ALISON GOES GREEN
I consider myself an environmentalist, which can be a challenge given our very comfortable lifestyle. My husband is a contrarian but also an engineer (so he loves to try new technology) and a Wall Street guy with an eye on the bottom line. Our interests finally converged around cutting electric use in our weekend house in Connecticut.
So here’s the story.
Our electric use peaks in the summer when we use air conditioning and electrically-heated hot water, but the bills were high year-round, averaging about $200 a month and topping out at over $400 in midsummer. We were tired of the bills. We started by swapping out the lightbulbs for CFLs; easy, the state subsidized the prices, and it did seem to help.
We put power strips all over the place to foil the energy “vampires” (like TV’s) that use power even when they’re off. It made it easy to switch off the power when we went away, back on when we returned.
Then we replaced the washing machine with a front-loader – I’d fought that for years, thinking I’d hate bending that much, but now I love it – can’t get over how dry things are when they come out of the washer, so MUCH less drying is required. (And it does lots of fun things like light up and make cute beep noises and, most usefully, count down the time til it’s done).
Then my husband decided it was silly to heat water when we weren’t there, so we replaced the old electric water heater (used only in the summer months when the furnace is off) with an on-demand one that heats water only as we use it.
And here’s what happened. Comparing the three month period since we made all the changes to the previous years:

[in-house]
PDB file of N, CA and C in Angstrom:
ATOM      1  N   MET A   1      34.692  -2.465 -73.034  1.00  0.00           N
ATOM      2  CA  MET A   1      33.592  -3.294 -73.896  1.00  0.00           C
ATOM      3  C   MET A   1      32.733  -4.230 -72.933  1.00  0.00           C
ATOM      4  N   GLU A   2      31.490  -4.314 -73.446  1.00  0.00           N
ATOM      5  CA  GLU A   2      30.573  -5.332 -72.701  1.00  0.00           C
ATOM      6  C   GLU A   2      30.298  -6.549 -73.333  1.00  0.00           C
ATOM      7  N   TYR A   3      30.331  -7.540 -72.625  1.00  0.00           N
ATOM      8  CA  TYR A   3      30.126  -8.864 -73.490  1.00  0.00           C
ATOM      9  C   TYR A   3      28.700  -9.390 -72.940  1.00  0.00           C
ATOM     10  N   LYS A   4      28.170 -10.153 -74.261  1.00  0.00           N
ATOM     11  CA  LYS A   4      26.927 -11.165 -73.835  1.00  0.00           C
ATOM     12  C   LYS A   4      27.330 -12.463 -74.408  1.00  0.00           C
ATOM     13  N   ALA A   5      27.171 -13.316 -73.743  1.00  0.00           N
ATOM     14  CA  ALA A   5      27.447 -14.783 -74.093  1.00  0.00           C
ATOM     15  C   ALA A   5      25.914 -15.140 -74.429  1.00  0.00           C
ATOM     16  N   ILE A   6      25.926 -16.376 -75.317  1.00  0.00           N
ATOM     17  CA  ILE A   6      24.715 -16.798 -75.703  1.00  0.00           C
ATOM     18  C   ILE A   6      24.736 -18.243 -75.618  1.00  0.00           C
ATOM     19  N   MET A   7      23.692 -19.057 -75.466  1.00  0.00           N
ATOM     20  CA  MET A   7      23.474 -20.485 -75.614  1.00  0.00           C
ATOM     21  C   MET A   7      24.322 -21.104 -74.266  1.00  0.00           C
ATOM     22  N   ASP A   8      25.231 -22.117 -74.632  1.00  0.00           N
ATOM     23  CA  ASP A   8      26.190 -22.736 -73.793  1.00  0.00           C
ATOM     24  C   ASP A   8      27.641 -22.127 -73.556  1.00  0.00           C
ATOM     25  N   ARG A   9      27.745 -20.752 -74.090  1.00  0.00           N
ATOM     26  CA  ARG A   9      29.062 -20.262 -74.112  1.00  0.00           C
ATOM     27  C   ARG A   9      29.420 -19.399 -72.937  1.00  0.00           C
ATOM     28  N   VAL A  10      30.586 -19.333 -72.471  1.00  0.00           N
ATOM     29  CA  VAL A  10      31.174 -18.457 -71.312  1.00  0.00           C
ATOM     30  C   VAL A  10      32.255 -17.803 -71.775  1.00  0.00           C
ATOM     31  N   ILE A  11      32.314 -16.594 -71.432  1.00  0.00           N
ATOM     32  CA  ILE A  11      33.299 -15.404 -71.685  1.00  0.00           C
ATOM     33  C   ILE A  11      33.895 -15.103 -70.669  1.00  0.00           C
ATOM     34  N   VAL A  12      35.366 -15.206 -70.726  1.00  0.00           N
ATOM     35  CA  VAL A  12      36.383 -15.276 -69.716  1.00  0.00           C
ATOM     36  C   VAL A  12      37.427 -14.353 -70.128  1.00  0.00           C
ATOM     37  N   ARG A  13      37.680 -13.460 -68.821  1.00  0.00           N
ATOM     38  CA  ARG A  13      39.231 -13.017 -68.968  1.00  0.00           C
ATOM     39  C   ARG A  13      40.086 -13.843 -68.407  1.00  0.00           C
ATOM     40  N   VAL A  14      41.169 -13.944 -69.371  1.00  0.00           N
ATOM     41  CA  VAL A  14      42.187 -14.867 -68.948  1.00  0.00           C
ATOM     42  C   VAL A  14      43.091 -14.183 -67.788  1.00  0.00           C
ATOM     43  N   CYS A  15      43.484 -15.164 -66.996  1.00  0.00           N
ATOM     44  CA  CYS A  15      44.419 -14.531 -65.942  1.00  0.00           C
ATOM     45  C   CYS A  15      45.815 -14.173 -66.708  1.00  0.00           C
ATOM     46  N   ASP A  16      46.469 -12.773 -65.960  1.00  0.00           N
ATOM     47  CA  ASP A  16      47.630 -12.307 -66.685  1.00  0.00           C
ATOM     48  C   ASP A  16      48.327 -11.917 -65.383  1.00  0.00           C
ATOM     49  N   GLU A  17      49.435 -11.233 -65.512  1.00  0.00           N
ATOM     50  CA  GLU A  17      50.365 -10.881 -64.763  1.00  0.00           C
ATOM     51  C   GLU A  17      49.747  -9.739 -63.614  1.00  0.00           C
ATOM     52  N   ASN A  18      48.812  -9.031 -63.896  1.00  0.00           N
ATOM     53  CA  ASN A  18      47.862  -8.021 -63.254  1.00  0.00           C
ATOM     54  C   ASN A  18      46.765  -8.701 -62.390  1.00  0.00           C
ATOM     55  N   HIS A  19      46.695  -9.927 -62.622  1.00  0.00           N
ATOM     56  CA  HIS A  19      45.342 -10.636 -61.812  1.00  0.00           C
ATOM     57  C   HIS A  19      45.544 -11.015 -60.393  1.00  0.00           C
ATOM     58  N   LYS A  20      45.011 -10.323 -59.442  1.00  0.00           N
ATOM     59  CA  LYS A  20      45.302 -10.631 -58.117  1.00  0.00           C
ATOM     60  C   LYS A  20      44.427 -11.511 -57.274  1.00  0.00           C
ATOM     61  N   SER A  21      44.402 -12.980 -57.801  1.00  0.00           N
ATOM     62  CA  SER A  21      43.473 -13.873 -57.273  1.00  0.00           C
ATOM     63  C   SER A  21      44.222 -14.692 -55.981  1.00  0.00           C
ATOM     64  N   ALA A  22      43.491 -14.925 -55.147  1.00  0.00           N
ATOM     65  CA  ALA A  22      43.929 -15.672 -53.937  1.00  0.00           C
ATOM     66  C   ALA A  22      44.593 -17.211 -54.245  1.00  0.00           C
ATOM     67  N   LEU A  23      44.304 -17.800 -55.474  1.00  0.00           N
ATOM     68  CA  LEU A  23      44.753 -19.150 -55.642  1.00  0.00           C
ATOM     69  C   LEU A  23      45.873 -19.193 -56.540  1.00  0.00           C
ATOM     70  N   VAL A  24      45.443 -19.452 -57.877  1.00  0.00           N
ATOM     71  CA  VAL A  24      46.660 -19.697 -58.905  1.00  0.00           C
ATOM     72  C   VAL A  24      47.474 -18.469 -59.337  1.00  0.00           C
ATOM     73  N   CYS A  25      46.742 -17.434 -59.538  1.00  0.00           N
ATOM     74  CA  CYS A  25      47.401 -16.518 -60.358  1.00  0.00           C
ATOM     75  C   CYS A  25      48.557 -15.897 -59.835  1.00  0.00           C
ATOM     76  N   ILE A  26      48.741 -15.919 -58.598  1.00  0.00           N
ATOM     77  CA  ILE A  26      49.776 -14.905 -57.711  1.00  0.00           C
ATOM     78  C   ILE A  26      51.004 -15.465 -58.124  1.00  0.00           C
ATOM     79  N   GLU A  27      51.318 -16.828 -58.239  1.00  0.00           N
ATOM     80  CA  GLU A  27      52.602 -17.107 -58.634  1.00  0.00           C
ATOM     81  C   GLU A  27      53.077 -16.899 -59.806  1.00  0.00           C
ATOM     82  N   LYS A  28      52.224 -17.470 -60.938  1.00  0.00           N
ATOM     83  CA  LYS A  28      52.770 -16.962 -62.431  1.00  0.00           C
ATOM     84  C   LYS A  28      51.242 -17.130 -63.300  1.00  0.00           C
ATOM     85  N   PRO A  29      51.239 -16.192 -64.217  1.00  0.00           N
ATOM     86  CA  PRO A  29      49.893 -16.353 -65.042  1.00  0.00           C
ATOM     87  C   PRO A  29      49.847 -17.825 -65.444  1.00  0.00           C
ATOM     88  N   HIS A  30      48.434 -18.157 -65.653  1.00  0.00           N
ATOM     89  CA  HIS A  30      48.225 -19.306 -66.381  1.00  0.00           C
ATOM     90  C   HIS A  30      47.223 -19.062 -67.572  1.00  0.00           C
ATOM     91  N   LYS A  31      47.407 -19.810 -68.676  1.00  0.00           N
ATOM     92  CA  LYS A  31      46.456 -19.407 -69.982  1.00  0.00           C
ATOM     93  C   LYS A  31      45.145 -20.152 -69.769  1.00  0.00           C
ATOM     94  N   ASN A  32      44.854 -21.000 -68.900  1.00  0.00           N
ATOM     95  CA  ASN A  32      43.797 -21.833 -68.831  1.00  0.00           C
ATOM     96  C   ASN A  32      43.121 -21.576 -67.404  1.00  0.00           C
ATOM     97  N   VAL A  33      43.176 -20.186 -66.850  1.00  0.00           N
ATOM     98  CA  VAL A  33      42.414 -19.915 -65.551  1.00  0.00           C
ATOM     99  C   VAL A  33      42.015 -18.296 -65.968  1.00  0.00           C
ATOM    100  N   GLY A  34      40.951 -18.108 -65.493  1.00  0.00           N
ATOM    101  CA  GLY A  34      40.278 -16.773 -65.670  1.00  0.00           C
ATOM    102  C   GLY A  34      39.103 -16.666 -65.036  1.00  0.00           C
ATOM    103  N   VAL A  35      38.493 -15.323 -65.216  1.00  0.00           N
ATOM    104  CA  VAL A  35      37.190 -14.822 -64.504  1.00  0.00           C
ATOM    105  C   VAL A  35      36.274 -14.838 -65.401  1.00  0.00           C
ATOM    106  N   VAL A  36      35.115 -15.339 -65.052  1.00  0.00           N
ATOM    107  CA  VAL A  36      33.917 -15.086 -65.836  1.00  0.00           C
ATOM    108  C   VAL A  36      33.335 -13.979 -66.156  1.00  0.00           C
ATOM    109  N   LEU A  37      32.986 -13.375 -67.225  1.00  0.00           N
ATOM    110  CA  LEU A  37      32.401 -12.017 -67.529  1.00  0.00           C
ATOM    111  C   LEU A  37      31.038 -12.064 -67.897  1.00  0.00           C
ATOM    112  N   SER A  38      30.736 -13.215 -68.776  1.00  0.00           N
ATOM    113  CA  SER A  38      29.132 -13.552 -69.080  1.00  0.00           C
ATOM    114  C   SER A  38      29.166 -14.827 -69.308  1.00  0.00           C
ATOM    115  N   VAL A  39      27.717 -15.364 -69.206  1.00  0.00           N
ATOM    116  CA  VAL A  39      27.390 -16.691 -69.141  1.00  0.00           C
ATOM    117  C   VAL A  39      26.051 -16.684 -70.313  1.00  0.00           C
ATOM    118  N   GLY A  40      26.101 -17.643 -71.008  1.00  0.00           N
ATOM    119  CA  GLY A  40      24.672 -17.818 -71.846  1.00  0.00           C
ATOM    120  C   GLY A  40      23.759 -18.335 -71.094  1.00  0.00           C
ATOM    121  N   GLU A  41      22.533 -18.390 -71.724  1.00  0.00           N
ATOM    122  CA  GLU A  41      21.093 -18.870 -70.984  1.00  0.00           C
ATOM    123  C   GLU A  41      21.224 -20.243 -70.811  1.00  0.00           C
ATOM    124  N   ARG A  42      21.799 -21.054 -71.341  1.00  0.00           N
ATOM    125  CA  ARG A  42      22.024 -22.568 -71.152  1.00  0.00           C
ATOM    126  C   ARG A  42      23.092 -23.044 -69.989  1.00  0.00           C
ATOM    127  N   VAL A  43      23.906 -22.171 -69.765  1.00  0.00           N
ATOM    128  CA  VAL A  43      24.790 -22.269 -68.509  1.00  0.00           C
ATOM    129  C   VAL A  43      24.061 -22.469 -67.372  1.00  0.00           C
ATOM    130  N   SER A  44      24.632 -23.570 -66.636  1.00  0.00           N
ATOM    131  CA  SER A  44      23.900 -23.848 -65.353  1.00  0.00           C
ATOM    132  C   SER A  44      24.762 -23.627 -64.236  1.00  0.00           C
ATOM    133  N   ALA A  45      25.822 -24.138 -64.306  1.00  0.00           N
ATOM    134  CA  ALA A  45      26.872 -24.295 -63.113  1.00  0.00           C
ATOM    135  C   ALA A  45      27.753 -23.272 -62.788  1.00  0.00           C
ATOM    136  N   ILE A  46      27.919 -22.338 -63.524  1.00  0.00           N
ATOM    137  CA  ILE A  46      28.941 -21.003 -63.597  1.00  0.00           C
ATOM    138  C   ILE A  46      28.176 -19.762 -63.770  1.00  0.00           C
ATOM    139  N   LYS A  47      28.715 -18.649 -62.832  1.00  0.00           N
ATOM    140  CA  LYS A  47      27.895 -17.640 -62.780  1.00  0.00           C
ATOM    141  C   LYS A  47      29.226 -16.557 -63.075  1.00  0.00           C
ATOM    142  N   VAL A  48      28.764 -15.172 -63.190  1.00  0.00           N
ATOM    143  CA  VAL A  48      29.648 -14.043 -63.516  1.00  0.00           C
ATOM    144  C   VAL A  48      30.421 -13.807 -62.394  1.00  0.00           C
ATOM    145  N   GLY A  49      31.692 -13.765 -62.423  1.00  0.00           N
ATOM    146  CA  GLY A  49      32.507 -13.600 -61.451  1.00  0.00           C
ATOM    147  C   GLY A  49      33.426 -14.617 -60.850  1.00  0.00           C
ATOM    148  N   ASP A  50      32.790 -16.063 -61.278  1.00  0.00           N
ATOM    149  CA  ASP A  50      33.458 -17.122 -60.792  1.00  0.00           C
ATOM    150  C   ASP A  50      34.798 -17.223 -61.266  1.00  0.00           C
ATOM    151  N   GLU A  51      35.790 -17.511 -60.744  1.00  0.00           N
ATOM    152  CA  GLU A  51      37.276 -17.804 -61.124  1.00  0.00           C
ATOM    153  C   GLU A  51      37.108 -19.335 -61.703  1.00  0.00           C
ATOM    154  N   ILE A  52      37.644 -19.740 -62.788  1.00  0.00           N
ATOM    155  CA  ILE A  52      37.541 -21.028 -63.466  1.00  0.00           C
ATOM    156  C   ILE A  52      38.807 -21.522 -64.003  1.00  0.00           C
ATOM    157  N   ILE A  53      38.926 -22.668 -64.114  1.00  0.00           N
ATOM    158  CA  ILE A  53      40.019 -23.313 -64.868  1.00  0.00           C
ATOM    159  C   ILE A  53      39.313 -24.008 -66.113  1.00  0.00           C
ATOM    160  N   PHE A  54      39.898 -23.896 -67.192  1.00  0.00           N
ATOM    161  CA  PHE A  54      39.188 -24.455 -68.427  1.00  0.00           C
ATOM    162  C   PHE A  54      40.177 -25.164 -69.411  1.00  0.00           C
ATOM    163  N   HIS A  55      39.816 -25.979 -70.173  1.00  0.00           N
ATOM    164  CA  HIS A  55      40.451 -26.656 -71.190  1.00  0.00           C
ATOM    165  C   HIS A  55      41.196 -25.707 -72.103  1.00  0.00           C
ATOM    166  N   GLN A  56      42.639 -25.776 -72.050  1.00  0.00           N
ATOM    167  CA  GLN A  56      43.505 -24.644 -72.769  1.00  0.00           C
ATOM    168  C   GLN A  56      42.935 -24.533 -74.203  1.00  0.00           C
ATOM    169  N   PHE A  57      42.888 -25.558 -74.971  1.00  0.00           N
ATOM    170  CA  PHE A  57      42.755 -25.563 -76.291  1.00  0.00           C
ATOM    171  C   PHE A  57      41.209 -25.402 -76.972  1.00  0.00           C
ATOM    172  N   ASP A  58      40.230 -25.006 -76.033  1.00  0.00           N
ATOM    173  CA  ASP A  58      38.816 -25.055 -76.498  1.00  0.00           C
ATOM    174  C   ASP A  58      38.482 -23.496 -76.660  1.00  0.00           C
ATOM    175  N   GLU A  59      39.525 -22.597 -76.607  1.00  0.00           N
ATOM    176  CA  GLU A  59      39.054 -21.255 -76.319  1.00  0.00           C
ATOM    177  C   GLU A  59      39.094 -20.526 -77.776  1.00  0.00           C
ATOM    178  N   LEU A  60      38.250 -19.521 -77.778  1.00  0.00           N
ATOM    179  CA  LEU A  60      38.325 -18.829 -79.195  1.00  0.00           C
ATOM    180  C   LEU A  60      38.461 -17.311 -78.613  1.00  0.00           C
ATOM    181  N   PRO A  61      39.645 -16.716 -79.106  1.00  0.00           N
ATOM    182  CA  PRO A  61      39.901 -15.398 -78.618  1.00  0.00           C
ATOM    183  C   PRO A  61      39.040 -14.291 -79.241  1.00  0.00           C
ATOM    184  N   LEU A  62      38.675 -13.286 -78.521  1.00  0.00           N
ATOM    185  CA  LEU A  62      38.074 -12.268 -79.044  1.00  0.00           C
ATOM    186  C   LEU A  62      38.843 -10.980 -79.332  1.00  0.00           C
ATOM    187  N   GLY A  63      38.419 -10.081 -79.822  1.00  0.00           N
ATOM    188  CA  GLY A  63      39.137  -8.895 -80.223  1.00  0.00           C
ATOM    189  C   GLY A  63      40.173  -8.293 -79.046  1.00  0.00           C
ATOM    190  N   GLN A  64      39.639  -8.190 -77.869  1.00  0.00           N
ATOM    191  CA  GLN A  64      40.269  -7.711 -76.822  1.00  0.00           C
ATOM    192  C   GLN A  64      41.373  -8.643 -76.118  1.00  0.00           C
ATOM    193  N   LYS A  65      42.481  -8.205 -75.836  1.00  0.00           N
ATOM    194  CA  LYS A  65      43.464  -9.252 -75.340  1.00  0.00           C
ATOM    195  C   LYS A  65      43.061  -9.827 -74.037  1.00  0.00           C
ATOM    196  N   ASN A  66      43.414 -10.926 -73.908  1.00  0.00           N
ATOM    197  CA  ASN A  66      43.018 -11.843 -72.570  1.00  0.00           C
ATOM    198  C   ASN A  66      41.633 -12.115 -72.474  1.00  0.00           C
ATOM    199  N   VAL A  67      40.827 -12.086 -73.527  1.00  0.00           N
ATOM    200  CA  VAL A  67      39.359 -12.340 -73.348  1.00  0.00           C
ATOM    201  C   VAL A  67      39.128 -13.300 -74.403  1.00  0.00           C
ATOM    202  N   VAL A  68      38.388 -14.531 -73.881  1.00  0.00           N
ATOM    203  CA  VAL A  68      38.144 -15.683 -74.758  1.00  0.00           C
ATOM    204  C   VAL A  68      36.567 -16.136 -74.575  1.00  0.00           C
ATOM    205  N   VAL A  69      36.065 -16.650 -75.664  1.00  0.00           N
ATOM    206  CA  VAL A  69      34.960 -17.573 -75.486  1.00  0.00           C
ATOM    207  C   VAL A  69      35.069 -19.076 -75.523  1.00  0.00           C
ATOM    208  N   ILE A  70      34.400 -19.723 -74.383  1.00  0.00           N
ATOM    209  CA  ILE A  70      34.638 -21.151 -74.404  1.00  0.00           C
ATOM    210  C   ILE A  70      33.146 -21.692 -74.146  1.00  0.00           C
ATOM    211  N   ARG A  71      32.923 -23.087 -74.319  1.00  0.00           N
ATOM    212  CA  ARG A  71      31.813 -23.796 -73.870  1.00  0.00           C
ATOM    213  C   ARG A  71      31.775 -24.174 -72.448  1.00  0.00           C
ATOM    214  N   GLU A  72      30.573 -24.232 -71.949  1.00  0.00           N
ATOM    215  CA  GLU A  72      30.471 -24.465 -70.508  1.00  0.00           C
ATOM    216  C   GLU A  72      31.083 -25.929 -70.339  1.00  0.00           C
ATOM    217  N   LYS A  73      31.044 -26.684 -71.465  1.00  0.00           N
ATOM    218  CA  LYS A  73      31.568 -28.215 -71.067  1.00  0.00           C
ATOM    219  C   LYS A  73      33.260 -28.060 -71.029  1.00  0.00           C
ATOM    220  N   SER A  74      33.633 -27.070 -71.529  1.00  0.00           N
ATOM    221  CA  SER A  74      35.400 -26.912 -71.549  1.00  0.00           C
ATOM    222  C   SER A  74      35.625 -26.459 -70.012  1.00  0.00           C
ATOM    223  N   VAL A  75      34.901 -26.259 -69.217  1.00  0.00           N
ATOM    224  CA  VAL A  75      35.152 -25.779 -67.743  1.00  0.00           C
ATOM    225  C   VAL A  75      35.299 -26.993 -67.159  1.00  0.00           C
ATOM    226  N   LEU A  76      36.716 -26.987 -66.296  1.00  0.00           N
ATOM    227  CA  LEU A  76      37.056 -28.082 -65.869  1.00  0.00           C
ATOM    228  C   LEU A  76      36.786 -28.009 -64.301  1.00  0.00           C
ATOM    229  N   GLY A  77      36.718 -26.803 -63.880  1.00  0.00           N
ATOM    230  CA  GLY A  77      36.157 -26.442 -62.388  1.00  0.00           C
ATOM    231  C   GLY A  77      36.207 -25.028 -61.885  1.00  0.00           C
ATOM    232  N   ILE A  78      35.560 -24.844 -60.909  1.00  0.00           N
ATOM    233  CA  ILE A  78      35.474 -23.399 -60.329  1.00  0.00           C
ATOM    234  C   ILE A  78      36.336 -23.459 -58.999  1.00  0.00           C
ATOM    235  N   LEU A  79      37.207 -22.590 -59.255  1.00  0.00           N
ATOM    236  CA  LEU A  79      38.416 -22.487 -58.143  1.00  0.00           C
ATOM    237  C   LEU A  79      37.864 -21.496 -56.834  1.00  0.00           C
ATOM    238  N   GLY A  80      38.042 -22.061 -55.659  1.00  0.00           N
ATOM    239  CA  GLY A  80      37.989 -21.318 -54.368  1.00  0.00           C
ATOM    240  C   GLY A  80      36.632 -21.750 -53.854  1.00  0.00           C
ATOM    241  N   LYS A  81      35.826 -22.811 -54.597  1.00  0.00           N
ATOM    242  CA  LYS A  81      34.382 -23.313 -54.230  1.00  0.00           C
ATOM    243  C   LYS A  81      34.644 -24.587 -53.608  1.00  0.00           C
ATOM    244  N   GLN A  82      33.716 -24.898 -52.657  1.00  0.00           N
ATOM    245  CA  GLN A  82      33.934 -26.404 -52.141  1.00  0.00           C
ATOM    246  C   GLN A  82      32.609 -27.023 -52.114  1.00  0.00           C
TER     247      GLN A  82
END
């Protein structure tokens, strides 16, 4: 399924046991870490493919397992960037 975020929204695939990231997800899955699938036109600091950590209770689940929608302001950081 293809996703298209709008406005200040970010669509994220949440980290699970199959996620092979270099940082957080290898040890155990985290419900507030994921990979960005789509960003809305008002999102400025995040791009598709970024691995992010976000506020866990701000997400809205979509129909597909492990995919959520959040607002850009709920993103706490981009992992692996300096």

March-May 2003: $428.56
March-May 2004: $413.94
March-May 2005: $468.32
March-May 2006: $447.51
March-May 2007: $242.94
So, we’re already saving an average of 45% with some simple changes, and without compromising anything about our quality of life. Imagine, if everyone did this, how many power plants we wouldn’t have to build?
FROM ROGER WHO GET THEM FROM ALAN, WHO GOT THEM . . .
The Silent Treatment
A man and his wife were having some problems at home and were giving each other the silent treatment. Suddenly, the man realized that the next day, he would need his wife to wake him at 5:00 AM for an early morning business flight. Not wanting to be the first to break the silence (and LOSE), he wrote on a piece of paper, ‘Please wake me at 5:00 AM.’ He left it where he knew she would find it. The next morning, the man woke up, only to discover it was 9:00 AM and he had missed his flight. Furious, he was about to go and see why his wife hadn’t wakened him, when he noticed a piece of paper by the bed. The paper said, ‘It is 5:00 AM. Wake up.’ Men are not equipped for these kinds of contests.
Wife Vs. Husband
A couple drove down a country road for several miles, not saying a word. An earlier discussion had led to an argument and neither of them wanted to concede their position. As they passed a barnyard of mules, goats, and pigs, the husband asked sarcastically, ‘Relatives of yours?’ ‘Yep,’ the wife replied, ‘in-laws.’
ROLL YOUR MOUSE OVER THE SCANDAL
Kevin: ‘Check out see this brilliant visual in Slate.’
Having a hard time keeping track of all 10,000 GOP scandals? Between fired U.S. attorneys, deleted RNC e-mails, sexually harassed pages, outed CIA agents, and tortured Iraqi prisoners-not to mention the warrantless wiretapping, plum defense contracts, and golf junkets to Scotland-you could be forgiven for losing track of which congressman or Bush administration flunky did which shady thing. Renzi – now, was that the guy with the sleazy land deal? Or the woman Paul Wolfowitz promoted?
We’re not saying that Democrats never do anything shady. (Cash-stuffed freezers come to mind.) But as the saying goes, with great power come great opportunities to screw up royally. And if your memory is as hazy as ours, you could probably use a handy refresher.
Quote of the Day
Very few American investors buy any stock for the sake of something which is going to happen more than six months hence, even though its probability is exceedingly high; and it is out of taking advantage of this psychological peculiarity of theirs that most money is made.~John Maynard Keynes
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